13.4 Two references are separated by a comma and "and." Three or more references are separated by semicolons and a final "and."
Erin Manning, “What If It Didn’t All Begin and End with Containment? Toward a Leaky Sense of Self,” Body & Society 15, no. 3 (2009): 35, and Tsing, The Mushroom at the End of the World, 45.
Julietta Singh, No Archive Will Restore You (Earth: punctum books, 2018), 32; Kristeva, Powers of Horror, 2–3; and Margrit Shildrick, Leaky Bodies and Boundaries: Feminism, Postmodernism, and (Bio)ethics (New York: Routledge, 1997), 48.
13.5 If you are citing from an edited collection, cite the particular chapter you are citing from. If you are citing from a monograph, don't cite by chapter but by page number.
13.6 Cite introductions, prefaces, and forewords to monographs and the like written by an author other than the main author like a chapter in an edited collection.
Peter Eisenman, "The Houses of Memory: The Texts of Analogy," in Aldo Rossi, The Architecture of the City, trans. Diane Ghirardo and Joan Ockman (Cambridge: MIT Press, 1982), 2–11.
13.7 Every book will need a comprehensive bibliography prepared according to the chosen format, Notes and Bibliography or Author-Date. In edited collections, bibliographies should follow each chapter.
Check your bibliography as an integral part of the writing process: Who are you citing and why? Are there authors, especially female-identified, of color, or other historically marginalized groups that are absent? Avoid having a "bro-bibliography"!
We do not include the URL of web pages of or sympathetic to racists, fascists, or homophobes. It is ok to include such references as part of a scholarly discussion, but we don't want to redirect traffic to their sites.
13.8 Whenever possible, add DOI numbers to articles and chapters.
Havarti, Laurie T. “Understanding Americans’ Perceptions of Pasteurization Processes.” The Journal of American Dairy Producers 12, no. 4 (2014): 431–44. DOI: 10.1177/1368430209764550.
If no DOI number is available, see if the article is available on JSTOR or Project MUSE. For open journals, there is also sometimes a direct URL to the journal website you can add.
13.9 If a URL is no longer active, include the archive URL from the Internet Archive.
Asimov, Isaac. "Questions." Computers and Automation 4, no. 3 (1955): 6–7. Archived at: https://archive.org/details112874.
13.10 We discourage referring to Kindle or EPUB editions of books. These ephemera will disappear from the face of the earth long before the last book is printed.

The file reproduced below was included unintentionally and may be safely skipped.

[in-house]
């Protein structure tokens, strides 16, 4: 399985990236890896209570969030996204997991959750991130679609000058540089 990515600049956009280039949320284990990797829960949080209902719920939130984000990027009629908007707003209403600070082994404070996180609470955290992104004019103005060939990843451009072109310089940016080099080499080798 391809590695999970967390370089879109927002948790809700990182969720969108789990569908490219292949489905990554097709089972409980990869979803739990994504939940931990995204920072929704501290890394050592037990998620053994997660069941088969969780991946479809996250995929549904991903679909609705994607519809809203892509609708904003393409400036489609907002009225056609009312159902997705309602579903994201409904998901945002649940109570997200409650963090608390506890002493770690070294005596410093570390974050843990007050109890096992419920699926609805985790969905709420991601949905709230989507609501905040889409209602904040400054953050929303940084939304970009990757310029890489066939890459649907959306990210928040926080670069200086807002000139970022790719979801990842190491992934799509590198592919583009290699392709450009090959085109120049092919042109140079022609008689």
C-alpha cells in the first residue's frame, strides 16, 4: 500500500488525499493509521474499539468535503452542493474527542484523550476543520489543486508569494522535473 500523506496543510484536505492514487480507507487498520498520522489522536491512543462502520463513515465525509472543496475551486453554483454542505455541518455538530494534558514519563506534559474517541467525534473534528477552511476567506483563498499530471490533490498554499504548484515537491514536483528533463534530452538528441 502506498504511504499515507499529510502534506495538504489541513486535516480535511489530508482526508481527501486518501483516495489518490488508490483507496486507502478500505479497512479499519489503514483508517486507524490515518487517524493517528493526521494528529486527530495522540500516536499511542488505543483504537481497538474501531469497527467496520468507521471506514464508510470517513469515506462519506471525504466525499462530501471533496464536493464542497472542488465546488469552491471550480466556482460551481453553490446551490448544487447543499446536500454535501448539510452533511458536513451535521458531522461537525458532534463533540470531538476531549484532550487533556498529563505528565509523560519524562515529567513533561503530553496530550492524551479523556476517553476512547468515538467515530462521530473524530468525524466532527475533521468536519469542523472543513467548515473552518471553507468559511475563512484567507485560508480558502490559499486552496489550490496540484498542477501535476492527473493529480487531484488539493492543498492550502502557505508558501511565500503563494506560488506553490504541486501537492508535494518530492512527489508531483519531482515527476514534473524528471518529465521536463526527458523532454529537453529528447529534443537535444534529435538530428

13.11 Avoid including "original" publication dates in references. Only refer to editions that you have autoptically inspected during the writing process. If needed and relevant, original publication dates can be parenthetically mentioned in the main text or in the footnote's narrative.
13.12 Include edition number only when there are considerable differences between different editions of a book.
13.13 Do not include state abbreviations for place of publication.
13.14 Do not include "acccessed at" or "last modified at" dates.
13.15 For chapters from an edited collection mentioned in a bibliography it is not necessary to also mention the entire publication separately, unless as such referenced in a note.
CMoS Notes and Bibliography Style (punctum books Adaptation)
Monograph, Single Author
Dominic Pettman, Look at the Bunny: Totem, Taboo, Technology (London: Zer0 Books, 2013), 63–64.
Pettman, Look at the Bunny, 320.
Pettman, Dominic. Look at the Bunny: Totem, Taboo, Technology. London: Zer0 Books, 2013.
Monograph, Multiple Authors
Michael Moynihan and Didrik Søderlind, Lords of Chaos: The Rise of the Satanic Metal Underground (Port Townsend: Feral House, 1998), 12.
Moynihan and Søderlind, Lords of Chaos, 11.
Moynihan, Michael, and Didrik Søderlind. Lords of Chaos: The Rise of the Satanic Metal Underground. Port Townsend: Feral House, 1998.
J.G. Ballard, Extreme Metaphors: Collected Interviews, eds. Simon Sellars and Dan O’Hara (London: Fourth Estate, 2012), 33.
Ballard, Extreme Metaphors, 34.
Ballard, J.G. Extreme Metaphors: Collected Interviews. Edited by Simon Sellars and Dan O’Hara. London: Fourth Estate, 2012.
Gabriel Zucman, The Hidden Wealth of Nations: The Scourge of Tax Havens, trans. Teresa Lavender Fagan (Chicago: University of Chicago Press, 2015), 48.
Zucman, The Hidden Wealth of Nations, 34.
Zucman, Gabriel. The Hidden Wealth of Nations: The Scourge of Tax Havens. Translated by Teresa Lavender Fagan. Chicago: University of Chicago Press, 2015.
Single Volume in a Multi-Volume Work
James Bryce, The American Commonwealth, vol. 3: The Party System and Public Opinion (New York: Macmillan, 1888)
Bryce, The American Commonwealth, vol. 3, 56.
Bryce, James. The American Commonwealth, Vol. 3: The Party System and Public Opinion. New York: Macmillan, 1888.
Edited Volume, Single Editor
David T. Tew, ed. Ketamine: Use and Abuse (New York: CRC Press, 2015), 100–101.
Tew, Ketamine, 10.
Tew, David T., ed. Ketamine: Use and Abuse. New York: CRC Press, 2015.
Edited Volume, Multiple Editors
V. Vale and Andrea Juno, eds., RE/Search #8/9: J.G. Ballard (San Francisco: Re/Search Publications, 1984), 34.
Vale and Juno, RE/Search #8/9, 45.
Vale, V., and Andrea Juno, eds. RE/Search #8/9: J.G. Ballard. San Francisco: Re/Search Publications, 1984.